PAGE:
The True Wireless ANC T8505 suffers from a problem common to all products in this category: Background hissing noise when turned on regardless of operating mode. You probably will not be able to hear it when you are out in public, but you will definitely be able to pick it up it in quieter locations. In terms of lag, I did not notice any significant delay; audio appeared to be properly synchronized to videos I was watching on my iPhone 12 Pro.
In the sample recording above, the microphone on the True Wireless ANC T8505 worked fine when walking outside, but it was mediocre at best. My voice came through, but sounded quite nasally and muffled in other areas. Some pronunciations were also not as clear as I wanted it to be. Furthermore, the microphone was very sensitive to background noise. You can hear my footsteps in the snow very clearly and a car passing by in the background was also audible. Generally speaking, it is usable for voice calls, but I can see key areas of improvement.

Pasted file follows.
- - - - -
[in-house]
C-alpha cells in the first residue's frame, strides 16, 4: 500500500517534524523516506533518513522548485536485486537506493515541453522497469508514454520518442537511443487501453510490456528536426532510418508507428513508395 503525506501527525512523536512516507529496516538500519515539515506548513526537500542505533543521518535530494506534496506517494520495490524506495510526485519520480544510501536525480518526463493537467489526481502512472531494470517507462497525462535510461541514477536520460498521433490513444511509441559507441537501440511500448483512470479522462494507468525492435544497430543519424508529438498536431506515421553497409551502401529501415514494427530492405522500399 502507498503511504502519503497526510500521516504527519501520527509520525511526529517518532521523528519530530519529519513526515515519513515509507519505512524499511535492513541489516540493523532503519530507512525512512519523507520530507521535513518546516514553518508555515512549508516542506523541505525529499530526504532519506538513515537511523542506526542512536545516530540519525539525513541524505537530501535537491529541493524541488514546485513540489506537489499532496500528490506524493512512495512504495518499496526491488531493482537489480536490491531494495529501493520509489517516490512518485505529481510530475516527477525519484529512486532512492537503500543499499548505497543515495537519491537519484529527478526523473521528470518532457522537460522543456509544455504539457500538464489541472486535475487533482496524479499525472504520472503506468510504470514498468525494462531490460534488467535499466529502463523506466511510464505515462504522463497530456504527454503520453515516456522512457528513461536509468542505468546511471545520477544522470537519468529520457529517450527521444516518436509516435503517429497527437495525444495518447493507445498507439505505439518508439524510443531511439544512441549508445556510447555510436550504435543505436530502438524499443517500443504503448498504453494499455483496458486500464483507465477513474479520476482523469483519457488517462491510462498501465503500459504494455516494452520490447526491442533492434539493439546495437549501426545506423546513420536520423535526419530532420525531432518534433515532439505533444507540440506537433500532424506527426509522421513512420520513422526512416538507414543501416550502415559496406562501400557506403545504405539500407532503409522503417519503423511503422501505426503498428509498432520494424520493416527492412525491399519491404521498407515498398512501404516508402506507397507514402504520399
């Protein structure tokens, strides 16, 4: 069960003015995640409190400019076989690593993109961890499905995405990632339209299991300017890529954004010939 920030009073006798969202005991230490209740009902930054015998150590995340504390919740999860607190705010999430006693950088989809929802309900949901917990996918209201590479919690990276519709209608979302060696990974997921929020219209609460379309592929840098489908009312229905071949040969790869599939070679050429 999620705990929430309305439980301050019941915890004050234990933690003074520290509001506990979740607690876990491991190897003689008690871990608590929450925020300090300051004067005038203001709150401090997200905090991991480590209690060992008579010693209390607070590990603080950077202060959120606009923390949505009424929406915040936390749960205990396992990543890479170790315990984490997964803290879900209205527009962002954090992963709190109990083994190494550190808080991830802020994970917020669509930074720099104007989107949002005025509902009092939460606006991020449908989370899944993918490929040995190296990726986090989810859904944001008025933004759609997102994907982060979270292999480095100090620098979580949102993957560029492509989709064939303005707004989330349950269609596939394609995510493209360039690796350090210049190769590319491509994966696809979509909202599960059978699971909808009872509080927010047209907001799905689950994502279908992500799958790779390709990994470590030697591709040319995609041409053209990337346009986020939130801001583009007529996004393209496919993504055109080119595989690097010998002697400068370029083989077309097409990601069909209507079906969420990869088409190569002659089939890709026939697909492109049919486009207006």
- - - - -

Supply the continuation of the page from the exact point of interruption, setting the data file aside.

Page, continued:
The company estimates the battery to last around 5 hours on a single charge with ANC turned on. I got 4 hours and 42 minutes at 50% volume from my tests, which was pretty close. The rated wireless range is 10 meters, and from my tests, this was quite underestimated. The maximum line of sight distance I was able to get, as measured by an LTI Ultralyte LIDAR device, was an impressive 64.68m. During normal usage, I have never experienced any wireless inconsistency issues paired to my Apple iPhone 12 Pro.
Overall, the audio performance of the Philips True Wireless ANC T8505 was acceptable for the casual user. The highlight of these earphones are its excellent active noise canceling capabilities. If you plan to be a frequent flyer post-COVID, you will come to appreciate an extra dose of silence as you go intercontinental.
1. Introduction, Packaging, Specifications
2. Physical Look - Hardware
3. Subjective Audio Analysis